What’s the ROI of PR? It depends on who you ask. If you ask a sales manager or a VP of sales, they’re liable to give you a very different answer than the VP of communications, and the answer may not always be pleasant or positive.
Why is this the case, when there are ways to quantifiably demonstrate the value of public relations?
The answer can be summed up in one word: BANT.
In sales, especially in complex transactions (houses, mortgages, cars, high value B2B and B2C), the acronym BANT has been the gold standard of lead qualification ever since IBM introduced it into its sales processes decades ago. BANT stands for four characteristics that define the quality of a sales lead:
- Budget: does the lead have the fiscal means to make a purchase? No money, no sale.
- Authority: does the lead have the ability to sign on the dotted line, or are there others in the approval process? Selling to a committee is much more onerous than selling to an individual.
- Need: does the lead have a need for your product/service? No need means you have to generate demand, a much harder process.
- Timeframe: does the lead have a clear deadline for purchase? No timeframe means no urgency, and a much tougher sale.
The ideal lead to a salesperson is someone who has plenty of money, solo approval authority, a clear need, and an urgent timeframe.
Now, consider the outcomes of effective public relations. Ultimately, we generate audiences who are aware of what we have to offer and trust in our brands and reputation. Awareness and trust are meta-qualities which influence a sale; no trust means the sale never even gets started. No awareness means the customer never enters the funnel at all.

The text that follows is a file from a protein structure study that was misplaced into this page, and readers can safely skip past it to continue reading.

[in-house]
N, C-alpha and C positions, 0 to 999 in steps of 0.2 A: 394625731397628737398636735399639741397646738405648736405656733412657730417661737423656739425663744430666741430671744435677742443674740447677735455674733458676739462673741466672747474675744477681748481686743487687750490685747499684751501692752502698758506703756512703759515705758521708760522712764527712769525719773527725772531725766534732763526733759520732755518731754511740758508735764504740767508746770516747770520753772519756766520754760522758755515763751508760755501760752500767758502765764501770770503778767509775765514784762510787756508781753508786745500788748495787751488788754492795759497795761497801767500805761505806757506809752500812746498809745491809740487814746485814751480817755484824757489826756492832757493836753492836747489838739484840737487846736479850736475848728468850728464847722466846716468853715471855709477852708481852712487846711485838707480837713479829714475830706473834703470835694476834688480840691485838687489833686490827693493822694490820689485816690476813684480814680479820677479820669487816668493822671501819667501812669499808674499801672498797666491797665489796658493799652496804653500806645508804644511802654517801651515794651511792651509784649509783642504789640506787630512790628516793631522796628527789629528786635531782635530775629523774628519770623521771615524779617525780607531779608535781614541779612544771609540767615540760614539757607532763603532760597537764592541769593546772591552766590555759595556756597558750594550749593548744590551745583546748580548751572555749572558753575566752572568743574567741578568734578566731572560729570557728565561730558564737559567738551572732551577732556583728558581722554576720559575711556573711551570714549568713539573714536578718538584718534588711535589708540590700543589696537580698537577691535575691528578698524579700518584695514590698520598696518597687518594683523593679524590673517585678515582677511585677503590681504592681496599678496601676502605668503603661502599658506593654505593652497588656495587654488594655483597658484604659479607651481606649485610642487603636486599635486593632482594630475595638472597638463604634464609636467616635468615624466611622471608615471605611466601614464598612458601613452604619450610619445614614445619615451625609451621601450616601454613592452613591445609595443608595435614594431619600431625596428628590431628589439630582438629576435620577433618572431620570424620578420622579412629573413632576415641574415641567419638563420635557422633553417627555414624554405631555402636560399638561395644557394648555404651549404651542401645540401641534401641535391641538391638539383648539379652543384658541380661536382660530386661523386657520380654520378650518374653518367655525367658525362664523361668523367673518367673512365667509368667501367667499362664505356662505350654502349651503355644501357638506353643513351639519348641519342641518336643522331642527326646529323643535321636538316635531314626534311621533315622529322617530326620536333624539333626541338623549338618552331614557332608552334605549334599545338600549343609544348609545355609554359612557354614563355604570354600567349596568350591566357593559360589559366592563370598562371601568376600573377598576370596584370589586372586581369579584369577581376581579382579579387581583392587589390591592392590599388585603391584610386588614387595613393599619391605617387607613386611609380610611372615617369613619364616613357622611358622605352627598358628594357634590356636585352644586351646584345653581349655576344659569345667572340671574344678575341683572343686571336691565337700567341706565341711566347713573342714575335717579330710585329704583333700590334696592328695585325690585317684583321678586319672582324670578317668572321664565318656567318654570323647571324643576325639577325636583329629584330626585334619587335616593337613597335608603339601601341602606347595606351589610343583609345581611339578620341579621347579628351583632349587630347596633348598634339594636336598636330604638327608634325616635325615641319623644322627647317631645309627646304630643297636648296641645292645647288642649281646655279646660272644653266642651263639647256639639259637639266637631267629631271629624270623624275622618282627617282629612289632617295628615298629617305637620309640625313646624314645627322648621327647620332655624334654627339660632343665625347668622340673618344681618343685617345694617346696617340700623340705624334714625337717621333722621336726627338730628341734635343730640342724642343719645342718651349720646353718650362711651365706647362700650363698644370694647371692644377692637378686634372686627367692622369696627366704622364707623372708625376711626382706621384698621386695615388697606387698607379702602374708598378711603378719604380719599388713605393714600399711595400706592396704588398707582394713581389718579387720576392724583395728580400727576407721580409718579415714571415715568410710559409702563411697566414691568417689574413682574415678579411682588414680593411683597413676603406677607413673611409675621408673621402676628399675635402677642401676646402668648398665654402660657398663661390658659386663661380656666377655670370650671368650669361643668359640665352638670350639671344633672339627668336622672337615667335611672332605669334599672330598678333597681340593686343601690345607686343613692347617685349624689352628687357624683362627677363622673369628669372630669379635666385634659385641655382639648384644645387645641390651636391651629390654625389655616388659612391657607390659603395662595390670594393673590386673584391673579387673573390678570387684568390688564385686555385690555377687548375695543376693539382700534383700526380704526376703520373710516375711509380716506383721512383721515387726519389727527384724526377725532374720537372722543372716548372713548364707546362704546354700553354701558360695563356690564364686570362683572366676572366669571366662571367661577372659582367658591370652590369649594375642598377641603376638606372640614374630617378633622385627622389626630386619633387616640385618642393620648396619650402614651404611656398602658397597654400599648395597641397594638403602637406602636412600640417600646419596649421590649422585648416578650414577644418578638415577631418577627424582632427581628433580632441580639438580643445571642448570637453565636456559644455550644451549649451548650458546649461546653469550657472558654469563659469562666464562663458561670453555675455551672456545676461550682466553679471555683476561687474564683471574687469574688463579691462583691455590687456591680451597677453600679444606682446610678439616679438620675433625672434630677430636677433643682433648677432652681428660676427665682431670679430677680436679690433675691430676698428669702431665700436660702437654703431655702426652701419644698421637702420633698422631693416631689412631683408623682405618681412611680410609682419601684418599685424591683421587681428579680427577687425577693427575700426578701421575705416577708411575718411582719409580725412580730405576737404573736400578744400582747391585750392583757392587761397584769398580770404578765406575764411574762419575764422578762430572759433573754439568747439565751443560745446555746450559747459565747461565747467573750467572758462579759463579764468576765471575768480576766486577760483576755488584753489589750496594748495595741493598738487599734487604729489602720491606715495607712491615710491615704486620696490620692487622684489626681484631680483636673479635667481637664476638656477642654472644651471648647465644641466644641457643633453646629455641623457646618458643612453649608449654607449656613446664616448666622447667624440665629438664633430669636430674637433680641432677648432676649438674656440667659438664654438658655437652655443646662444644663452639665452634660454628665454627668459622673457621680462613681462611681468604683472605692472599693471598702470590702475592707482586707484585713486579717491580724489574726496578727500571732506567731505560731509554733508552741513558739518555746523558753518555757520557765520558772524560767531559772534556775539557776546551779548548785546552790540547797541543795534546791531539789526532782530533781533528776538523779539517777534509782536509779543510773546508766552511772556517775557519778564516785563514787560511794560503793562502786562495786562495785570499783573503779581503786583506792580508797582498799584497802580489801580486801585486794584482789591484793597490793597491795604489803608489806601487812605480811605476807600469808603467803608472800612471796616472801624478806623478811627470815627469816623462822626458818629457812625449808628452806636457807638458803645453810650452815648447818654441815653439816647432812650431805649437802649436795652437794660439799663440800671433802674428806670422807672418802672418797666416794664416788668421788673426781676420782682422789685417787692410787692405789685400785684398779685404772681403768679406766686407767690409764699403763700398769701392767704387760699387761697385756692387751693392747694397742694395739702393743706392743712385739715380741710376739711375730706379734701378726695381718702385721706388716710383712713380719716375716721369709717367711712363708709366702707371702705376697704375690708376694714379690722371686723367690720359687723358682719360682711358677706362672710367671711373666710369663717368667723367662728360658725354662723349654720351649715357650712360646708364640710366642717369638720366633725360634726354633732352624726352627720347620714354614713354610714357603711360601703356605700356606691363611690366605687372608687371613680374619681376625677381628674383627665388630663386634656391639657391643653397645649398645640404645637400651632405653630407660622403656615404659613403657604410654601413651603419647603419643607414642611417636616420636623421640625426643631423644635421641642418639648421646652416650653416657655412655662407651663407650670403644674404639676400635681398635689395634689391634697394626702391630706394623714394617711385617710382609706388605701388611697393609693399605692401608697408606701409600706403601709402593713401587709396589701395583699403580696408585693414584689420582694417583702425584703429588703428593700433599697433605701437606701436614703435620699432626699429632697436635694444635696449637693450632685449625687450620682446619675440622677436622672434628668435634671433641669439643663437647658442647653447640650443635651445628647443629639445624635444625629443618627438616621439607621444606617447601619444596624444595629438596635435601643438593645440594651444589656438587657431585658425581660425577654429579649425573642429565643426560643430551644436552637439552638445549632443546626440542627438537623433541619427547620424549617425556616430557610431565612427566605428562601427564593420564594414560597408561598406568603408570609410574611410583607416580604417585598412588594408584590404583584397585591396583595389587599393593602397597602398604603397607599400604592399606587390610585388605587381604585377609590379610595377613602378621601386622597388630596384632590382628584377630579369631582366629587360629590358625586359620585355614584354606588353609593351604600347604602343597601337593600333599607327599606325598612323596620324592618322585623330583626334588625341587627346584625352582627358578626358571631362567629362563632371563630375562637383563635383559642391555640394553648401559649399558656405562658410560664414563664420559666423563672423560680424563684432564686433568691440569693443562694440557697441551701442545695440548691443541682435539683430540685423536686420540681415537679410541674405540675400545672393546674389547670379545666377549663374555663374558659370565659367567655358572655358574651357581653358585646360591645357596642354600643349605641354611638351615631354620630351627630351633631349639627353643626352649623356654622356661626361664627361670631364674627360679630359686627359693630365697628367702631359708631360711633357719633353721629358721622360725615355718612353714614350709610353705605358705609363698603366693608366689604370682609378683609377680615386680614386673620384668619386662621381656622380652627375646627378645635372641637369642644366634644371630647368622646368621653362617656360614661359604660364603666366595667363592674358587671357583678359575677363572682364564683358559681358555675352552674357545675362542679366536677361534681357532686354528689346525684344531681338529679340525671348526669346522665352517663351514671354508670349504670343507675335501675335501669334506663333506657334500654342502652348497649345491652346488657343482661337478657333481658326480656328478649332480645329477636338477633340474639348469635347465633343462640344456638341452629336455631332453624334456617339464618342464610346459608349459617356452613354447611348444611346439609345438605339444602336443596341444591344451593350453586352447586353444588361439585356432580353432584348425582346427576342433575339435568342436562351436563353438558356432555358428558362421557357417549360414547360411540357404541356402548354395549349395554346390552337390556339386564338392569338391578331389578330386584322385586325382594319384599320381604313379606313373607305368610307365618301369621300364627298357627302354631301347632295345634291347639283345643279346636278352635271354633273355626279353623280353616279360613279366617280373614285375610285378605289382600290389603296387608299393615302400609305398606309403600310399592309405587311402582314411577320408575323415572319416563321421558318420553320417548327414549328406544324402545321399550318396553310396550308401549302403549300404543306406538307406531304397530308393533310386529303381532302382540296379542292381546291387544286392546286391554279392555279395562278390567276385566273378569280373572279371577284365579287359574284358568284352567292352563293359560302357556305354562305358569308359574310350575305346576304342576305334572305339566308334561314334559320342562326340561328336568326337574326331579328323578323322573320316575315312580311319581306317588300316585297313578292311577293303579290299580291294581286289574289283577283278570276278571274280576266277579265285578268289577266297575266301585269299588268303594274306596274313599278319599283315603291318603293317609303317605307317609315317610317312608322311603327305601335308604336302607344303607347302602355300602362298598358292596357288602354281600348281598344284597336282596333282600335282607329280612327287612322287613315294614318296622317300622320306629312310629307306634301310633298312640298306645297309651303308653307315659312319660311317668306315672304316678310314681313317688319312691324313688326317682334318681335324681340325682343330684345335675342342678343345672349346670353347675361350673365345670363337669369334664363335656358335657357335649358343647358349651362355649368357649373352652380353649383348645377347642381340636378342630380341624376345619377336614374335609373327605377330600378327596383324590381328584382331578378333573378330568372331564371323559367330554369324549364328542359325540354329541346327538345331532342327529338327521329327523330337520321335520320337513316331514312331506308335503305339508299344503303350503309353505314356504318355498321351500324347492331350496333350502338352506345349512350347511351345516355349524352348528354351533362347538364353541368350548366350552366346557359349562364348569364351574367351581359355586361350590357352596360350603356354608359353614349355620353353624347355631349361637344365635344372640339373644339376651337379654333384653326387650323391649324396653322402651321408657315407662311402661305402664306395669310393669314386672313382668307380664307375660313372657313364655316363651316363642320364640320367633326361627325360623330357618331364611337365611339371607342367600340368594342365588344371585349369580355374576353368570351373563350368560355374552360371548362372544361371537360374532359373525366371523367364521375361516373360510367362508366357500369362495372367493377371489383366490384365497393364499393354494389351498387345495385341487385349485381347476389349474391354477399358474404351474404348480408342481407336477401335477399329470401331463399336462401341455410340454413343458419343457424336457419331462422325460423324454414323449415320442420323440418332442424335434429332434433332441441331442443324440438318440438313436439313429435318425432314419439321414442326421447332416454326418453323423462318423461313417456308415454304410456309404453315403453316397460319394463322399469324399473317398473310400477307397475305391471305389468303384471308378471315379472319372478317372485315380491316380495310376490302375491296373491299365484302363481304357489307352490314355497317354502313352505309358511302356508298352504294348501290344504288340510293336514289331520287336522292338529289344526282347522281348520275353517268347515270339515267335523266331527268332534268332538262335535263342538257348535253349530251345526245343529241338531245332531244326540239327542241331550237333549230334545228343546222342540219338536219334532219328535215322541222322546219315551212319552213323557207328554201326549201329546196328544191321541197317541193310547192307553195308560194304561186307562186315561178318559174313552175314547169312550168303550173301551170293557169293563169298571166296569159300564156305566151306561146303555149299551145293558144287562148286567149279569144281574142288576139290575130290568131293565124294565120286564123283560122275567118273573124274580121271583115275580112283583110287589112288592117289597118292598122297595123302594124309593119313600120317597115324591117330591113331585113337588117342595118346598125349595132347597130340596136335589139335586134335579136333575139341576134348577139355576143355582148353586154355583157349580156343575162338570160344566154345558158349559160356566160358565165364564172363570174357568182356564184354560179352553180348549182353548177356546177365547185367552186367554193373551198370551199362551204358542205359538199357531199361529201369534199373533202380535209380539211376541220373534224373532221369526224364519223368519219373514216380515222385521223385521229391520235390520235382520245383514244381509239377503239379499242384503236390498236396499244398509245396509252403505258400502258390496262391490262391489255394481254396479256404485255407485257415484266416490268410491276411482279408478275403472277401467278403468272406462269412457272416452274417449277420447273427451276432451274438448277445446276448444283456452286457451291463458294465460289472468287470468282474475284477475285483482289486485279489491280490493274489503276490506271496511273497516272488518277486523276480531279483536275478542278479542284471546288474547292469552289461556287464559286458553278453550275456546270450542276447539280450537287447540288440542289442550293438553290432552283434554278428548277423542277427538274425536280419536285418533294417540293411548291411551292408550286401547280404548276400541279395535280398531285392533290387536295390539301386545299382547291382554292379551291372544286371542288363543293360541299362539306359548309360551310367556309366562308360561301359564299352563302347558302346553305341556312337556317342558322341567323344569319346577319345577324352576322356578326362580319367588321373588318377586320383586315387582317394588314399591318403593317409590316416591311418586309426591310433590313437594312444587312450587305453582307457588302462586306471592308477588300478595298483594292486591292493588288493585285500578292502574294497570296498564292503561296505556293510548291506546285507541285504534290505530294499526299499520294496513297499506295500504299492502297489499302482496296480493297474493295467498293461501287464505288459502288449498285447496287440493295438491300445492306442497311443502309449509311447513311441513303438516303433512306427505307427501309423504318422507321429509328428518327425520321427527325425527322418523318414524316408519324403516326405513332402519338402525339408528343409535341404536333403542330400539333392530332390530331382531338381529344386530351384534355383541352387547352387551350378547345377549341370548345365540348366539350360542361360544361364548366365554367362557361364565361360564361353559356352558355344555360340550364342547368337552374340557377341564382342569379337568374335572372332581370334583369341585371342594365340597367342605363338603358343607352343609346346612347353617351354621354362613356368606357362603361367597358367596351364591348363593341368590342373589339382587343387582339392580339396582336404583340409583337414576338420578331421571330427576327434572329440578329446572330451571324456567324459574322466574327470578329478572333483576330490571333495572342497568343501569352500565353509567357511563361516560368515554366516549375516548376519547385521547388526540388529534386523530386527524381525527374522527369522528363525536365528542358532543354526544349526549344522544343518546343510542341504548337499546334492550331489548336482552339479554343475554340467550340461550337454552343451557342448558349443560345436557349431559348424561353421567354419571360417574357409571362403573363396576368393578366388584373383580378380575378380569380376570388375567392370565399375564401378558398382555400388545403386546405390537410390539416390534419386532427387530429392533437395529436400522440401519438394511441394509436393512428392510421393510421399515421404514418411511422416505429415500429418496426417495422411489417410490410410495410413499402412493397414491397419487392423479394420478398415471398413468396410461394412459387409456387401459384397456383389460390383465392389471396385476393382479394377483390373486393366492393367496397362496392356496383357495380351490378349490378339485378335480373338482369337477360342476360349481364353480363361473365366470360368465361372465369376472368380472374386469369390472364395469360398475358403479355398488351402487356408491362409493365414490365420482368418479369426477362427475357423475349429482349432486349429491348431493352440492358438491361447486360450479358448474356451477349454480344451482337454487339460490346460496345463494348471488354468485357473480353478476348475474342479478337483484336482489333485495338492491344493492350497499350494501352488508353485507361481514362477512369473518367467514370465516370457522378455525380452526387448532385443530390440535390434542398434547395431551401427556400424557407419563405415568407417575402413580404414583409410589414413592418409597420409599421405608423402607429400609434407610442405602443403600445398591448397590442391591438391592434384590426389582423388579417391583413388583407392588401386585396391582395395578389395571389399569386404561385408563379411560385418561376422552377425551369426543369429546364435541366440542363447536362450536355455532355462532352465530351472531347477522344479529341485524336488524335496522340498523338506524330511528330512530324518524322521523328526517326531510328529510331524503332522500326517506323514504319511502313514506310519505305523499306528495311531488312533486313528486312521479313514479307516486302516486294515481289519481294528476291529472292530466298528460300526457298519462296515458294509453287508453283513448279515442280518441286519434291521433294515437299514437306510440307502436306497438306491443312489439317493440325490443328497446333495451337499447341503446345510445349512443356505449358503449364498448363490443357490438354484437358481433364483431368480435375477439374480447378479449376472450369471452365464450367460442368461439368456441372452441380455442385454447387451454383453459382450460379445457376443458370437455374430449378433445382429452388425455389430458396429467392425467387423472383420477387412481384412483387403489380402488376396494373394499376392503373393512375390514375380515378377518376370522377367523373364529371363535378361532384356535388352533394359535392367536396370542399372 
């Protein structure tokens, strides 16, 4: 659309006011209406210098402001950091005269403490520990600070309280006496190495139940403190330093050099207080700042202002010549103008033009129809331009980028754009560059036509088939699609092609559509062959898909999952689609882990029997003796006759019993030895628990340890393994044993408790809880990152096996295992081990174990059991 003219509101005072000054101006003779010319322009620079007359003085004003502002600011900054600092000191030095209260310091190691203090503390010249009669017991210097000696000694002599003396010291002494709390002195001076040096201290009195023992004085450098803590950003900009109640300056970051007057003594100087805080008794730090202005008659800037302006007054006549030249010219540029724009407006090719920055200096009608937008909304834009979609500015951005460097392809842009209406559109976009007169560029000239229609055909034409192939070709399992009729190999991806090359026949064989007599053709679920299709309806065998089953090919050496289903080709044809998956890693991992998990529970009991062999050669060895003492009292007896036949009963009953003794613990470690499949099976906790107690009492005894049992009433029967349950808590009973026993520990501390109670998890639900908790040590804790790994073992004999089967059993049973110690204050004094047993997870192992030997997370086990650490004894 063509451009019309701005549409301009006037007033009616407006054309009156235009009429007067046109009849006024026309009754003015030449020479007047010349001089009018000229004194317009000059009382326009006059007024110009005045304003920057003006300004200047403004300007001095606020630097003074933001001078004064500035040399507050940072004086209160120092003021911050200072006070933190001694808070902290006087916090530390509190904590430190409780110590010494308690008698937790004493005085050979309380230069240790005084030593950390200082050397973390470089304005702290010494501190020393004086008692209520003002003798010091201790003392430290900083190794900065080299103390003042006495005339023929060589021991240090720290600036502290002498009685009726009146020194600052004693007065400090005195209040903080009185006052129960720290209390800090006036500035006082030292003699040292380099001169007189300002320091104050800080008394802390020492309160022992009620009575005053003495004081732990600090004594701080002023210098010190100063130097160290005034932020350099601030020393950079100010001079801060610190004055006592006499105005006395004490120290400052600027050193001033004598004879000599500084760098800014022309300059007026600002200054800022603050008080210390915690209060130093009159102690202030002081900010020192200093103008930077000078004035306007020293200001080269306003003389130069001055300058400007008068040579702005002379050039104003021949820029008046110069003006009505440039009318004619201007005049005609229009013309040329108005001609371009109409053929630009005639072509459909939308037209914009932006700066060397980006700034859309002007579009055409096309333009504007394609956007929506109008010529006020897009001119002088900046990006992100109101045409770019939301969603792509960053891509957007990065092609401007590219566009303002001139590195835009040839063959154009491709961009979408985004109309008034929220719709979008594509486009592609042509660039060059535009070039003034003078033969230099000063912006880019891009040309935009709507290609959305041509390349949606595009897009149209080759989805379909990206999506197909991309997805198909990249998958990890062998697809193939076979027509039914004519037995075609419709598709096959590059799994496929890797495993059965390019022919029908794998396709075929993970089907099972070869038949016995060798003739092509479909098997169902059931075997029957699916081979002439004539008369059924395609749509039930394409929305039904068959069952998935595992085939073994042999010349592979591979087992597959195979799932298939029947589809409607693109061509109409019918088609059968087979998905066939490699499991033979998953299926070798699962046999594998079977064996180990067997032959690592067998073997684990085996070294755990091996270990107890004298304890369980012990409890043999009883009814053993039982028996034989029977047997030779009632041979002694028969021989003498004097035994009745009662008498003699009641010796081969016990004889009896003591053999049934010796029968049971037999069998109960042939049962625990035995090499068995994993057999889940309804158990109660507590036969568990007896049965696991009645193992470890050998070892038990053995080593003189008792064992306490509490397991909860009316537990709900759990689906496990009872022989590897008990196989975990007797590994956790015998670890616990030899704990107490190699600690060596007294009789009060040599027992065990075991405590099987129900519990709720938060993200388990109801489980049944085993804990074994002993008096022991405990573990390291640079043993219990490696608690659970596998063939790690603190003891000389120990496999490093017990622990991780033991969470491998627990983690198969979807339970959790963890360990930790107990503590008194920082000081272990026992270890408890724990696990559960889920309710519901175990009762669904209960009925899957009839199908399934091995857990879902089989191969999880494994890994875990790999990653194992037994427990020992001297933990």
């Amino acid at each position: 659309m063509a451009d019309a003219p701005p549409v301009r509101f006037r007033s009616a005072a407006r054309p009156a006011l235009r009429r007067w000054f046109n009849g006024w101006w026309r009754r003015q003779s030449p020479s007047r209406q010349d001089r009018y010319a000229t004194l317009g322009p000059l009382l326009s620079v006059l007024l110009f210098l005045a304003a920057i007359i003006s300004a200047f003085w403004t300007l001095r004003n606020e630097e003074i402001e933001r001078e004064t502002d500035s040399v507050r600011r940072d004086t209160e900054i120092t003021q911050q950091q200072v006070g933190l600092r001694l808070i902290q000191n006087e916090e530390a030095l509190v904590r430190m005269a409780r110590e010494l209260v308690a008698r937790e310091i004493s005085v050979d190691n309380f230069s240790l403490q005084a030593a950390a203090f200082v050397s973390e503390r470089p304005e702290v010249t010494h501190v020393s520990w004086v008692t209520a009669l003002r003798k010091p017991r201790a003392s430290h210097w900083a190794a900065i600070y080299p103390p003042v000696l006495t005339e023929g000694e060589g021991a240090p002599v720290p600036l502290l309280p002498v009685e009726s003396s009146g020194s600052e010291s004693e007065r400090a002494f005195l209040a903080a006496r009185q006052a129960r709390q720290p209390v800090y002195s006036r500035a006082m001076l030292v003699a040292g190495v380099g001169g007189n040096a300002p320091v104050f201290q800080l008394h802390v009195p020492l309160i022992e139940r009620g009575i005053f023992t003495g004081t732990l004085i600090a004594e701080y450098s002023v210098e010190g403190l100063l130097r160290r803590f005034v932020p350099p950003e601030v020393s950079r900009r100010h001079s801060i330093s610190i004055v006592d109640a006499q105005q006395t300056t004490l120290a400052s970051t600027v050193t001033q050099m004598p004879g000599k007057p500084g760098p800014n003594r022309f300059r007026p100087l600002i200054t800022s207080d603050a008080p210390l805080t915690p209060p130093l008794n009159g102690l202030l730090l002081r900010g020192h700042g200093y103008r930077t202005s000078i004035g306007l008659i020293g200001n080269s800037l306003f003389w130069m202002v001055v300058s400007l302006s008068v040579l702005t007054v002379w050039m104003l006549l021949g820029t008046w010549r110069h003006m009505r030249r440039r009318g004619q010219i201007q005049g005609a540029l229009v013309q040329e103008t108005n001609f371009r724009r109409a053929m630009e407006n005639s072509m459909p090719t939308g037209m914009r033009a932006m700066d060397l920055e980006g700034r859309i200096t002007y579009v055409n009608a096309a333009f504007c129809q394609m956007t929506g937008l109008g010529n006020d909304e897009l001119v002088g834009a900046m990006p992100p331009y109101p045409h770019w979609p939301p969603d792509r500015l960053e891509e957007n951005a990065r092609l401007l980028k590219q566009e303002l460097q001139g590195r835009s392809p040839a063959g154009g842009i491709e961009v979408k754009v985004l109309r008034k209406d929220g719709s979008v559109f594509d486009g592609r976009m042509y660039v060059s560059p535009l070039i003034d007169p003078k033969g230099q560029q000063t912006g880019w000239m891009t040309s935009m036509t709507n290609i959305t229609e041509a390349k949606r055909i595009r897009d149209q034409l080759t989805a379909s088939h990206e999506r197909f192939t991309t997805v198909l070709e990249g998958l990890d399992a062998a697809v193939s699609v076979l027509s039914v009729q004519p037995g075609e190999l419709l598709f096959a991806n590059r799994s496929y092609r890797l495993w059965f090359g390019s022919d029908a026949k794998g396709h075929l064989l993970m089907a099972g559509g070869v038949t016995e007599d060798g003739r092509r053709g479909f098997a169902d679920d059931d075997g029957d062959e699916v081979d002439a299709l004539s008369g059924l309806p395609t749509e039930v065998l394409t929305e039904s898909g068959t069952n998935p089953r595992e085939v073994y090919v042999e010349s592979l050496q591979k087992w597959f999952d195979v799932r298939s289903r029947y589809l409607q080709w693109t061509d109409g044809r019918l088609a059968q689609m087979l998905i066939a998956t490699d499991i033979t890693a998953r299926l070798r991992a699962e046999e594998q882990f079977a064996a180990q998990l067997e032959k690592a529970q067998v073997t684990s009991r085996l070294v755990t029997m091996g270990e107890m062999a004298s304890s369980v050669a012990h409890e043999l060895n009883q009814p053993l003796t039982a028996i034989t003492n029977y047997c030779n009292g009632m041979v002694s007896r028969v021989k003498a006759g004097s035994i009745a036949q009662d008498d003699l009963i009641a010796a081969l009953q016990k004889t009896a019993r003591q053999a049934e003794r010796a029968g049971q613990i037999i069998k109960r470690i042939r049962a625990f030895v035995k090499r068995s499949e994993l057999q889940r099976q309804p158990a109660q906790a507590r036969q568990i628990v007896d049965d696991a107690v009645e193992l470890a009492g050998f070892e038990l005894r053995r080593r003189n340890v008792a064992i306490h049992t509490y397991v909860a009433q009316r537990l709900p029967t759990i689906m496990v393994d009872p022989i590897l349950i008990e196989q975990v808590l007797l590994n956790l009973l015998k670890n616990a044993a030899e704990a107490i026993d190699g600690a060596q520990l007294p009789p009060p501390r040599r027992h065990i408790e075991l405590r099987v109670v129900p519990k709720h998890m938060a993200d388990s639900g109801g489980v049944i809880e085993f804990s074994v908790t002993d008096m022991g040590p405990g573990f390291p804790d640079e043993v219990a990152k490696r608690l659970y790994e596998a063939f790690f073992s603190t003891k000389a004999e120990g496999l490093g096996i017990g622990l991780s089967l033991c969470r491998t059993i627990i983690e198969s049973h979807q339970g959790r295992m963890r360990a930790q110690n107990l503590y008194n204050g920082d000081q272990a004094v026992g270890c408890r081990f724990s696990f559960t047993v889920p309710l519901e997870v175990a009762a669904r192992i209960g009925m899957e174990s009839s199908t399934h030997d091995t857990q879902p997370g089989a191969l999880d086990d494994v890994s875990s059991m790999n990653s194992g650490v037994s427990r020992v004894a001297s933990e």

The outcomes of PR are so much higher in the funnel that the average salesperson doesn’t see them at all. Marketing – the process of converting qualified members of an audience into leads – sits between PR and sales.
If public relations professionals want to demonstrate our worth downfunnel, how would we convert what we do into the language of sales? Using attribution analysis tools like Google Analytics, we can help identify the value of the audience we create.
- Budget: are our public relations efforts reaching a qualified audience that has budget? Tools like website visitor analytics (shown below) can tell us if we’re reaching companies of the right size.
- Authority: are our public relations efforts reaching an audience with authority? Look in your marketing automation software at the job titles of people coming into your marketing funnel. Are they the right people?
- Need: does the audience we’re examining have clear needs? Look in Google Analytics at Behavior Flow. Are more visitors (audience) on key pages like services and product pages?
- Timeframe: are our PR campaigns timed to known seasonality in our business sales cycle? Is coverage appearing when buyers are starting to shop or beginning the RFP process?
Here’s an example in Google Analytics of identifying companies. Assuming you have goals and goal values set up properly, go to Audience > Technology > Network, and sort by either number of conversions/transactions or conversion value. Look at the networks where your highest value conversions are coming from. Some of them will be corporations, as shown here:
With this information, you can start to identify if you’re reaching the right businesses and places with your PR efforts.
Sales and public relations can speak the same language, the language of business success. We just need to understand key outcomes for each team and how our results lead to others’ results and vice versa for maximum impact.
Christopher S. Penn
Vice President, Marketing Technology
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